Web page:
Tuesday, August 22, 2017

Top Ten Tuesday: Back to School - Elementary School Favorites

Being an elementary school kid in the '90s was pretty great. We had Lisa Frank, Harry Potter, Sailor Moon, and Pokemon, just to name a handful of pop culture phenomena of the day. And back-to-school shopping was the best because there was always a plethora of notebooks, folders, pencils, backpacks, lunch boxes, and pretty much everything else under the sun sporting your favorite characters so you could show off your obsessions to all your friends. It was like being involved in fandom life before any of us even knew what fandom was. My absolute favorite part of each new school year was going to registration and getting my school supplies list, which was always color coded by what grade you were going into. My dad would usually take me to Office Depot or Walmart afterward and let me go to town in the back-to-school aisles. (Does anyone else remember the school bus stickers they'd put on the floor to lead you to the school supplies section? Is that still a thing? Because it totally should be.)

Of course there were other great things to look forward to in elementary school, especially if you were a bookworm. Library day was the highlight of my week, and throughout the year there was always the  Scholastic Book Fairs and monthly catalogs. There was nothing like getting a brand spanking new Scholastic catalog to take home and mark up to my little heart's desire (only to have my parents tell me that no, I could not order the entire catalog).

Yup, being a '90s kid was pretty awesome. So in honor of the back-to-school topic this week, I'm giving a rundown of some of my favorite books from my elementary school days.

1. Harry Potter series by J.K. Rowling: Obviously Harry has to be at the top of the list! I will be forever grateful to my third grade teacher for reading Harry Potter and the Sorcerer's Stone to our class and introducing me to the one book series that's had the greatest impact on my life--even though she messed up one small detail. To this day, my mom teases me about how for a year I insisted Hermione's name was pronounced Her-mee-own, because that's how my teacher pronounced it, and obviously teachers are never wrong. Duh, Mom. (Judging by the running joke J.K. Rowling slipped into Goblet of Fire about Viktor Krum having difficulty pronouncing Her-my-oh-knee, I'd venture a guess that I wasn't the only one with this problem.)

2. The Boxcar Children series by Gertrude Chandler Warner: Come to think of it, third grade was a pretty great year of reading for me because I was also introduced to The Boxcar Children series. We did a whole unit on it in school, and I went on to read the rest of the books on my own. I think I checked out every one my school library had.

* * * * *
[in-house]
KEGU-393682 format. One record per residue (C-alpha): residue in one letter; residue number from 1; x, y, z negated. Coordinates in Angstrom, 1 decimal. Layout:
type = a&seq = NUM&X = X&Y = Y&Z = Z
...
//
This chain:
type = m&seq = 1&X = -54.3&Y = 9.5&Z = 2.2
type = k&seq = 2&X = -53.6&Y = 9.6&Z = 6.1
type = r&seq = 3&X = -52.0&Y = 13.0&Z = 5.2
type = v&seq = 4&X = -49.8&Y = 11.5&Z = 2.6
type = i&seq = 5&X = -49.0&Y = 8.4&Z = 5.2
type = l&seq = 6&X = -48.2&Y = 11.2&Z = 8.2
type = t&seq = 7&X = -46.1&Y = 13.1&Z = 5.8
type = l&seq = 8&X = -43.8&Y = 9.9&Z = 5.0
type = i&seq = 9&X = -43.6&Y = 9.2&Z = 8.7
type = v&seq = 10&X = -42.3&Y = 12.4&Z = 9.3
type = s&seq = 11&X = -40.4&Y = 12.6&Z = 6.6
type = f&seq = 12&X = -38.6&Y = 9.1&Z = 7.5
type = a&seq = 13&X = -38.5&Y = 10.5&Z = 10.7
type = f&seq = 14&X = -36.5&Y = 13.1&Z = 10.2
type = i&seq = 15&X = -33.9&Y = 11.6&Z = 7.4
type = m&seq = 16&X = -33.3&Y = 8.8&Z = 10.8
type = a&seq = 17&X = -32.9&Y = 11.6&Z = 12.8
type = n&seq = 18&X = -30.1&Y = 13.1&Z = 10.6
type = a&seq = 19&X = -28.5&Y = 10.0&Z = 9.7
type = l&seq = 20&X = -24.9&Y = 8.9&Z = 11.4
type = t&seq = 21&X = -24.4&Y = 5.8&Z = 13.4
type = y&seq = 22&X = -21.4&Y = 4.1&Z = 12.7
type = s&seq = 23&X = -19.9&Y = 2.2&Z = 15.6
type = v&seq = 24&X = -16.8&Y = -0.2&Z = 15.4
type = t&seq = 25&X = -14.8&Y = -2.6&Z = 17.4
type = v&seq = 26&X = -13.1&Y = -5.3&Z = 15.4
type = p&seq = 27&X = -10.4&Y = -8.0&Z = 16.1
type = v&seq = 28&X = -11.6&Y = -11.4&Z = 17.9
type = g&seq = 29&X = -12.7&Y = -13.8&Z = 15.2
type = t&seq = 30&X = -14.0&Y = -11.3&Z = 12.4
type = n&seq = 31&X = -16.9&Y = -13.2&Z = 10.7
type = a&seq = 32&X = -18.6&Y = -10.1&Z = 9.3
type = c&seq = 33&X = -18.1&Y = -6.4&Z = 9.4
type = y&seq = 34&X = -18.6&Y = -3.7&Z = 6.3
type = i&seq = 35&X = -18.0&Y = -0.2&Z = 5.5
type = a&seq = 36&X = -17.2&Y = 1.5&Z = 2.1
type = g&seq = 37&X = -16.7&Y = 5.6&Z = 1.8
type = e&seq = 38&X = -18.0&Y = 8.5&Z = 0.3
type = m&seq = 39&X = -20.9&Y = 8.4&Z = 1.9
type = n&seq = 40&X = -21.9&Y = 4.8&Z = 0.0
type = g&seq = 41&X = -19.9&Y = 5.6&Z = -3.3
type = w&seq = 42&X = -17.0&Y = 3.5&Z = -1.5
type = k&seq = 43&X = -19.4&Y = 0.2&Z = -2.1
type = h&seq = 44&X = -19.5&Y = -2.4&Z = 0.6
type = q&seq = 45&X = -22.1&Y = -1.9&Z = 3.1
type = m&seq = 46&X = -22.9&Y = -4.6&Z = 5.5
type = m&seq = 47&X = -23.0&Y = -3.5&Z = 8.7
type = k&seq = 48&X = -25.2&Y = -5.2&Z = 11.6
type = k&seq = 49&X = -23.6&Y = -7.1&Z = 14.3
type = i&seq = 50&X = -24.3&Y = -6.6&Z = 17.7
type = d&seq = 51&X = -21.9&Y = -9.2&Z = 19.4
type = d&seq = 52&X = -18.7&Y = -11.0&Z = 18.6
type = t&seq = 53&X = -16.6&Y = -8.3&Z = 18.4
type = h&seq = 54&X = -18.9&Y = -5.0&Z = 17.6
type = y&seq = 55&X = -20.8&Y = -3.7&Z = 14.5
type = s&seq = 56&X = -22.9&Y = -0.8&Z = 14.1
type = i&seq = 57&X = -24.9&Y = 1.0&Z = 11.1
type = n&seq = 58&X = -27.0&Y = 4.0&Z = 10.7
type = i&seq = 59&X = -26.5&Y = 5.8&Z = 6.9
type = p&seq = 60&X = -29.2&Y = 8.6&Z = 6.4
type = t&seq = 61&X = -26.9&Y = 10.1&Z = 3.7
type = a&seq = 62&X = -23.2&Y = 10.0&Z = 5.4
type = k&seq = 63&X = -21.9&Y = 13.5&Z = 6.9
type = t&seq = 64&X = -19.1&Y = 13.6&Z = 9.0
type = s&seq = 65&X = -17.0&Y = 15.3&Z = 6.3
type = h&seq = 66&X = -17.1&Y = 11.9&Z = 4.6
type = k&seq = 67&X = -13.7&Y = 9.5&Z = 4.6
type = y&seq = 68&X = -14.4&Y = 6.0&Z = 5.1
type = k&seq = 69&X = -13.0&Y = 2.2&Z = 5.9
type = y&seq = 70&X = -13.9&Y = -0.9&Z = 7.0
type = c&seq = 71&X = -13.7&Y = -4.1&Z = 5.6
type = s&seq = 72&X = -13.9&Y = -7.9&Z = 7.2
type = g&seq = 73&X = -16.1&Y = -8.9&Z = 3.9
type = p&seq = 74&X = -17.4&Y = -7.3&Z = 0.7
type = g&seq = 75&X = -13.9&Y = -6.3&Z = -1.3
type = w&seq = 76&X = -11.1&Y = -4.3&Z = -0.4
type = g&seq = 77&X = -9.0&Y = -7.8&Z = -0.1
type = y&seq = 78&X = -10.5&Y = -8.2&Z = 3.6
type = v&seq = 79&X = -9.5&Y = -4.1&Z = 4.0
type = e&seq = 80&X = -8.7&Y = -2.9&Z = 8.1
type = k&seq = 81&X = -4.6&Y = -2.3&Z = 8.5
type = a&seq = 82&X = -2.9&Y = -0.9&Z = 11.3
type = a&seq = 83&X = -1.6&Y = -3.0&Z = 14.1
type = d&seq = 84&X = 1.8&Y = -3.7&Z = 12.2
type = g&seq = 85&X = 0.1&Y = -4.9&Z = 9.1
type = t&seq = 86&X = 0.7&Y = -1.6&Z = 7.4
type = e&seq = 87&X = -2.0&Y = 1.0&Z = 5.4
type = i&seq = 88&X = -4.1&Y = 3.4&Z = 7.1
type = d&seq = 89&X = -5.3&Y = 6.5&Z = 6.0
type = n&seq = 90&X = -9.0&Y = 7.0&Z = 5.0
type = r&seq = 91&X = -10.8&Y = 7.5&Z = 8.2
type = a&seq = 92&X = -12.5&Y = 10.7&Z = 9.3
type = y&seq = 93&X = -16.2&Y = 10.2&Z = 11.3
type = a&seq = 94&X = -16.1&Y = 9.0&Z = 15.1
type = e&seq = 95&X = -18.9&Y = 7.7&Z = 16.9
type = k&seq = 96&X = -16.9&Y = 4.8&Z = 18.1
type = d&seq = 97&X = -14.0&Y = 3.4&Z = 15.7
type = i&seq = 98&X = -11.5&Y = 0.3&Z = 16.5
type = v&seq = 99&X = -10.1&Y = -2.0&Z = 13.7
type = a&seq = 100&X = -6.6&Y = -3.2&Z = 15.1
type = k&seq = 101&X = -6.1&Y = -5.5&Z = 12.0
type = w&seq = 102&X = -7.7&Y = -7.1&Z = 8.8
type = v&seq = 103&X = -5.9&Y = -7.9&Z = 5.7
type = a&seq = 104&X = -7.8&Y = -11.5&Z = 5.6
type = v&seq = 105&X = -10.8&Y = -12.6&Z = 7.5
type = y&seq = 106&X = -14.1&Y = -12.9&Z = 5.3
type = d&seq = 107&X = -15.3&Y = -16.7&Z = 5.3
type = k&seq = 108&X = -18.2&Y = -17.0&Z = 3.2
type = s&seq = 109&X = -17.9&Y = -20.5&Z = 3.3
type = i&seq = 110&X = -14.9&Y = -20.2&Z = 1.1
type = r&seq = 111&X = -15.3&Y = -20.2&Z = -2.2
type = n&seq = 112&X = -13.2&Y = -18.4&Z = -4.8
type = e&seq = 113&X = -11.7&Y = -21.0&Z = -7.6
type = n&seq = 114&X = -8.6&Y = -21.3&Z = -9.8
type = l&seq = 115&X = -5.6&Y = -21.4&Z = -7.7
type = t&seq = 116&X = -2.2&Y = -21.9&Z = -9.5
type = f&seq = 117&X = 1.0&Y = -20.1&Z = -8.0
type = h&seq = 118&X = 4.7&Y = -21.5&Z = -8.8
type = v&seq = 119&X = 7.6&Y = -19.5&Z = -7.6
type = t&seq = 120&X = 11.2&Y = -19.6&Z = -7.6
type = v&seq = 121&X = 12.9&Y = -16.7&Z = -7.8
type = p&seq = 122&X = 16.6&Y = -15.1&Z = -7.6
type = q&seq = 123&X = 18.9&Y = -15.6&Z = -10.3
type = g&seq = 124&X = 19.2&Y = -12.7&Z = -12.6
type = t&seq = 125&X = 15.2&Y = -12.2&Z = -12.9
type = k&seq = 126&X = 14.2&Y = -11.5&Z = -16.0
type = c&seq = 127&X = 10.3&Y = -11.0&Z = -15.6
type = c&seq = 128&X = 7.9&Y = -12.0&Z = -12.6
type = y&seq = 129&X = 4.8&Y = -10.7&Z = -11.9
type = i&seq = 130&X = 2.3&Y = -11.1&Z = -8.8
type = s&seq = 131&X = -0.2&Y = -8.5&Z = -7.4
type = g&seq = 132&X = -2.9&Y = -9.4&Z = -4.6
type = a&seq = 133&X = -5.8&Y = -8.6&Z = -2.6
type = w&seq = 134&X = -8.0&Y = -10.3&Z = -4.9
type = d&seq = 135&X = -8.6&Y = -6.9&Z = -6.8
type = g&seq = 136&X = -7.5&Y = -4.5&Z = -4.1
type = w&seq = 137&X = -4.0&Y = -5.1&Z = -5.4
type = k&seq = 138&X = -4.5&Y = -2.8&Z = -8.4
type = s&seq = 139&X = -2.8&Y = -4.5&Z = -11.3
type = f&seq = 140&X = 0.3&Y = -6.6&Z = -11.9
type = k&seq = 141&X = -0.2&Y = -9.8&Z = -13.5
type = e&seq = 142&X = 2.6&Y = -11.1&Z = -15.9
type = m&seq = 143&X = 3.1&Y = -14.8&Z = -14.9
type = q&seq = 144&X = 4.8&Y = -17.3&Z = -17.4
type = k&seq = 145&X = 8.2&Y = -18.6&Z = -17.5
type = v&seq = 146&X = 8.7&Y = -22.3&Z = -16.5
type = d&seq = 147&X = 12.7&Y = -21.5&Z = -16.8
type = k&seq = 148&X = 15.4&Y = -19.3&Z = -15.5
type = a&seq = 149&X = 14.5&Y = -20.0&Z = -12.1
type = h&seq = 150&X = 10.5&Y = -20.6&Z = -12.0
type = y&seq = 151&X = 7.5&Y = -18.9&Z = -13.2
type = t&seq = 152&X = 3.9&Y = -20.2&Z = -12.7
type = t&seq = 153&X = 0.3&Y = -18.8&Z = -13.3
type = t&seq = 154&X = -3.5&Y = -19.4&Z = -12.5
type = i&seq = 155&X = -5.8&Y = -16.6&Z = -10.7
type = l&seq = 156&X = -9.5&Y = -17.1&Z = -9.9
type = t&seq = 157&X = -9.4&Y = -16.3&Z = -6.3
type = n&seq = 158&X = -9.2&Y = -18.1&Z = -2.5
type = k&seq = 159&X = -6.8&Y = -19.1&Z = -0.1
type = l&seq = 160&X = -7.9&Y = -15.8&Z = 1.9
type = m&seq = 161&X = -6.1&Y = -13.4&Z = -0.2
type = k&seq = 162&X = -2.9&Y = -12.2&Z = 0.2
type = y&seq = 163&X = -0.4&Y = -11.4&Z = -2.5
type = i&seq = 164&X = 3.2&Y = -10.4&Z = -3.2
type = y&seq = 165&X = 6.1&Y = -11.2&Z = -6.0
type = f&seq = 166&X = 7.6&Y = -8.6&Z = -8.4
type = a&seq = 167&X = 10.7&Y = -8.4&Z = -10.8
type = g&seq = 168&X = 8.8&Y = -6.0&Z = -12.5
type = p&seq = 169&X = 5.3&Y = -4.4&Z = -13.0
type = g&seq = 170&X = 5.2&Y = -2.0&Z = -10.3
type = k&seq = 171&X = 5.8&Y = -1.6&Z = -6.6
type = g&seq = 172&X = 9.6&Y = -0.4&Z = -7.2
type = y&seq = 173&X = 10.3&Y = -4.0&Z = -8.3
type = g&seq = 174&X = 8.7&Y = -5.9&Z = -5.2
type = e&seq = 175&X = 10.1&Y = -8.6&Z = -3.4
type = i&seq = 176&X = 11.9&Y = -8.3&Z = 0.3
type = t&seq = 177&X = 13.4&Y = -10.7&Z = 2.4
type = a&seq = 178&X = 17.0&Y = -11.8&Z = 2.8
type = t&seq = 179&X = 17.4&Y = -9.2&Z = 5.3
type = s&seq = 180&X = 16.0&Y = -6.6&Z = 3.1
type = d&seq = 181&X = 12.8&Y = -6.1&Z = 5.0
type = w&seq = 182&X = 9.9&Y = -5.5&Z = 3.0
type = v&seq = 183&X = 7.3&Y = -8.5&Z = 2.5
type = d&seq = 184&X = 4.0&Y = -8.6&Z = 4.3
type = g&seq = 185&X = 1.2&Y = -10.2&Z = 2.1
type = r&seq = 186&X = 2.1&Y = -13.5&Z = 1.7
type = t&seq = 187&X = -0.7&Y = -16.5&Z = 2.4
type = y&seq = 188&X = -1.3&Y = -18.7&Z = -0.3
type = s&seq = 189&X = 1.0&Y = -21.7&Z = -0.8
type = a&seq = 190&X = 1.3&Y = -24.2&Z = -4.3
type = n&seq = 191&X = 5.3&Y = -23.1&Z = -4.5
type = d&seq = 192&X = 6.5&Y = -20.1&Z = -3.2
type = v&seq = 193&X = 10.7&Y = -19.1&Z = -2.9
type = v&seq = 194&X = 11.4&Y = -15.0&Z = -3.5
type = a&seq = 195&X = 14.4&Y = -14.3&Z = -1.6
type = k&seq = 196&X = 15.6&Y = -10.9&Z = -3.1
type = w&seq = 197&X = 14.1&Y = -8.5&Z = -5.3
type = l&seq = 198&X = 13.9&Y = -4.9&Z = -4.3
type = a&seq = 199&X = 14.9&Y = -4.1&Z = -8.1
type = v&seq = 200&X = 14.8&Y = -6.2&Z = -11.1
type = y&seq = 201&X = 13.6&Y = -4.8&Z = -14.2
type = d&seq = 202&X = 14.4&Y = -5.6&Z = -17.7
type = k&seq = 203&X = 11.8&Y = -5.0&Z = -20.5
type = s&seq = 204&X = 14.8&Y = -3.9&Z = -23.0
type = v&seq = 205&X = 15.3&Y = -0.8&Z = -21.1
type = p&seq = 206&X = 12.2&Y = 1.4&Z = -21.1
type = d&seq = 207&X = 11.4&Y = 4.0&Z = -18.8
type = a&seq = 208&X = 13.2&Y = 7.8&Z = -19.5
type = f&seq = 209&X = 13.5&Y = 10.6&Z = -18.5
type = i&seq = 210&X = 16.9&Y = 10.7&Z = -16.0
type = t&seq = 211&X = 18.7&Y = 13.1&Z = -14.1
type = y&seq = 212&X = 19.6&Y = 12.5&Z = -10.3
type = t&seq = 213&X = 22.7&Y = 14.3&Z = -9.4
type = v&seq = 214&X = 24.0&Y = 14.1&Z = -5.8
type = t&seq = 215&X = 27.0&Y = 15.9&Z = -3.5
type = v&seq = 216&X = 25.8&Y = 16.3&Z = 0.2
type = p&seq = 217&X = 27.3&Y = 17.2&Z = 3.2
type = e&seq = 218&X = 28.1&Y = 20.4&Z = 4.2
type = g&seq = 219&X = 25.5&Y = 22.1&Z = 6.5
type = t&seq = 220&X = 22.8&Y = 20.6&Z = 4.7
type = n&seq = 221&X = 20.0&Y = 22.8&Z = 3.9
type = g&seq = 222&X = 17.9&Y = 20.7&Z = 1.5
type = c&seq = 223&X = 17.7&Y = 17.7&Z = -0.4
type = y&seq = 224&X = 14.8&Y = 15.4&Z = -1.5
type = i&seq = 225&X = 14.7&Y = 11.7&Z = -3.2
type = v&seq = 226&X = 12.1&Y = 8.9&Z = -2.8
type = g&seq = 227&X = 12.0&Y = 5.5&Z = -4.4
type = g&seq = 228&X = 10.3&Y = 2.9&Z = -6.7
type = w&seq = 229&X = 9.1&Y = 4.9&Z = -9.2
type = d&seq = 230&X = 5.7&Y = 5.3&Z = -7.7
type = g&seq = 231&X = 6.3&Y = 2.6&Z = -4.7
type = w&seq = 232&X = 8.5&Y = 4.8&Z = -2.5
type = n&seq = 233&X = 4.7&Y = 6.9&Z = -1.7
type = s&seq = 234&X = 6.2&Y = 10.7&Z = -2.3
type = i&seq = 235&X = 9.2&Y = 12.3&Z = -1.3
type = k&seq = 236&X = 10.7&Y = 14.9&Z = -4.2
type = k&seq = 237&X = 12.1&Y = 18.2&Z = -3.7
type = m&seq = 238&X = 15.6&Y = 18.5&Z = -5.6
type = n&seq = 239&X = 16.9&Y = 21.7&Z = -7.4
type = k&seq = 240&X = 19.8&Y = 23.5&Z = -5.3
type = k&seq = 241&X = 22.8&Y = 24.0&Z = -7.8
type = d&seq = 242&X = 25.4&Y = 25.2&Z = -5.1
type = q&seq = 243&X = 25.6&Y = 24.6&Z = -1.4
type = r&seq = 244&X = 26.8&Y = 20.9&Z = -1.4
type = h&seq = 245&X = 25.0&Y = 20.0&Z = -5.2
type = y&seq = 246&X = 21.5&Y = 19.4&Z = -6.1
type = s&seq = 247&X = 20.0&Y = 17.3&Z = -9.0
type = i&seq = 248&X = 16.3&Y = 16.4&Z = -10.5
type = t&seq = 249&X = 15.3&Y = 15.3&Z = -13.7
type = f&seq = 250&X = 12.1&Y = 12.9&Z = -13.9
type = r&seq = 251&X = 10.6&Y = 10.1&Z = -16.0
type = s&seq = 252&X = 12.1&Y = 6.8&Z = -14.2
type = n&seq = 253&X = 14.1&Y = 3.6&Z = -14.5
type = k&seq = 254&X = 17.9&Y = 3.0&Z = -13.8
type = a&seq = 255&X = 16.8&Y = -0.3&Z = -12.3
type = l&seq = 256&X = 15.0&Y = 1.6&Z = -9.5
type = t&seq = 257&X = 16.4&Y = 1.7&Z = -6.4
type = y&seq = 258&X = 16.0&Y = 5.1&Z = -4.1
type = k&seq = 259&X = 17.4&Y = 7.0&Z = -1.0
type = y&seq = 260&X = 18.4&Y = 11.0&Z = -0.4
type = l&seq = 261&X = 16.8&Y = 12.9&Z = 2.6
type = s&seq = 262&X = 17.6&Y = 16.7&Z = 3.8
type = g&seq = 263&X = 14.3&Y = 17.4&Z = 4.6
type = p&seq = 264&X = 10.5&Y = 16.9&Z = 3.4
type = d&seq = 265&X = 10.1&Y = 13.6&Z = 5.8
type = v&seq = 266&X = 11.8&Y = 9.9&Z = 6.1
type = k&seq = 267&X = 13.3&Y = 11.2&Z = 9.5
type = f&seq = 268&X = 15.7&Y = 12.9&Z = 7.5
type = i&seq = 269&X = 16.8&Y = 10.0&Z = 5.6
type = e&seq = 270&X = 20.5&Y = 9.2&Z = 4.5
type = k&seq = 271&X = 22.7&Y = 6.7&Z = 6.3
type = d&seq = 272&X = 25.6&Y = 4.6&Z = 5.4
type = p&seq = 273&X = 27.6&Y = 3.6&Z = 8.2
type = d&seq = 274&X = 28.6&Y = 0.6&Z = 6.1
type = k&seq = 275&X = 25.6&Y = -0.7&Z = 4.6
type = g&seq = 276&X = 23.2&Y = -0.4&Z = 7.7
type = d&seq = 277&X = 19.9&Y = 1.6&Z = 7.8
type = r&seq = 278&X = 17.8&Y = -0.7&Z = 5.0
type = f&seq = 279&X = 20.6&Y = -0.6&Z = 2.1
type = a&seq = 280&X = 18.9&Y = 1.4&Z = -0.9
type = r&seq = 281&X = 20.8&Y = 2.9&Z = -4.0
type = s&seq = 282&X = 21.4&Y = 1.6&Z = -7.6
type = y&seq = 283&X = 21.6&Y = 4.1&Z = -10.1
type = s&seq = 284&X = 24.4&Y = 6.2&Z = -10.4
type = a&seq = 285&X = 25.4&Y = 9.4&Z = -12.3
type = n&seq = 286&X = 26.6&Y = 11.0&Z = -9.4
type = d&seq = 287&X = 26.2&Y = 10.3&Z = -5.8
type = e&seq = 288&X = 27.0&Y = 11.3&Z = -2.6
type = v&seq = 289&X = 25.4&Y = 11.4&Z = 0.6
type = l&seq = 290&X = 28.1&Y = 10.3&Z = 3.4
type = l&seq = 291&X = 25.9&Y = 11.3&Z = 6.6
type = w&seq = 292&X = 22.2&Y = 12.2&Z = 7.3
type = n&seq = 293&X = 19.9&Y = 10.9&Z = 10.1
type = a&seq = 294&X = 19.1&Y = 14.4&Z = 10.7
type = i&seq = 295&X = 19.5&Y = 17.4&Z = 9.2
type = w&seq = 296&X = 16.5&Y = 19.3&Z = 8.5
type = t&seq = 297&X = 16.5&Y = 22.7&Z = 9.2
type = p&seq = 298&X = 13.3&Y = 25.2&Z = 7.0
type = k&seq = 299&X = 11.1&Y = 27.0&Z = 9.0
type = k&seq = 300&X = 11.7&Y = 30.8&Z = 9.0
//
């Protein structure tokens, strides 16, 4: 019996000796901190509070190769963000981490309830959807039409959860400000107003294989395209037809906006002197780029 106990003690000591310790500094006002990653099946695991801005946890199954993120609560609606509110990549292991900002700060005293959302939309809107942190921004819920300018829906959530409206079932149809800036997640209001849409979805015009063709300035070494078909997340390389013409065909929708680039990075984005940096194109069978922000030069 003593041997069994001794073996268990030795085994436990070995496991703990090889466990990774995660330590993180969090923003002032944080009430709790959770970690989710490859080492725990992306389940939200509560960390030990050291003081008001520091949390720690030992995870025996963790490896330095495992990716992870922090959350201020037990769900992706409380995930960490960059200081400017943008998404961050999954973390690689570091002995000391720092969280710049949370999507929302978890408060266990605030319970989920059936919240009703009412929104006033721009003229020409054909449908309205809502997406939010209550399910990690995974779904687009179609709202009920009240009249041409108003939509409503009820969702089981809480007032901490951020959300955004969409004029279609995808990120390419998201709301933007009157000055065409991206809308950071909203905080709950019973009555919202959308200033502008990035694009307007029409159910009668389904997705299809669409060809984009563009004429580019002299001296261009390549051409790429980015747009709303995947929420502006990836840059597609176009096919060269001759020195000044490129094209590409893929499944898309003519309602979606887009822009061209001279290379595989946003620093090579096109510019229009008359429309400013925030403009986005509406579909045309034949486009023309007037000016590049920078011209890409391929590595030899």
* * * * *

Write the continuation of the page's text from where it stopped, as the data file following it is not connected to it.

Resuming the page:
3. Hank the Cowdog series by John R. Erickson: I don't remember much about this series other than the fact that it was about a dog who worked as a "sheriff" on a ranch, and I breezed through the books because I thought they were totally hilarious.

4. The Jewel Kingdom series by Jahnna N. Malcolm: The Jewel Kingdom is a series about four sisters (all princesses) who are each given their own kingdoms represented by--you guessed it--different types of jewels. There's Demetra, the Diamond Princess; Emily, the Emerald Princess; Serena, the Sapphire Princess; and Roxanne, the Ruby Princess. Each book focused on a different princess and her animal friend and their adventures throughout the various kingdoms. These books hold a special place in my heart because of how I interacted with them. At the time, my best friend and I were so in love with these books that pretty much every time we went over to each other's house, we would "play Jewel Princesses." Basically, we'd get dressed up in old Halloween or dance recital costumes and just play pretend, each of us choosing one of the princesses to be. We would create new characters and storylines and spend hours playing in that make-believe world.

5. Walk Two Moons by Sharon Creech: Walk Two Moons is one of the first books I remember enjoying not so much for the story (though I did love the story) but for the writing itself. I remember reading it out loud in the car to my grandma because I just loved the way the words sounded. I ended up reading a lot more of Sharon Creech's books throughout elementary and middle school.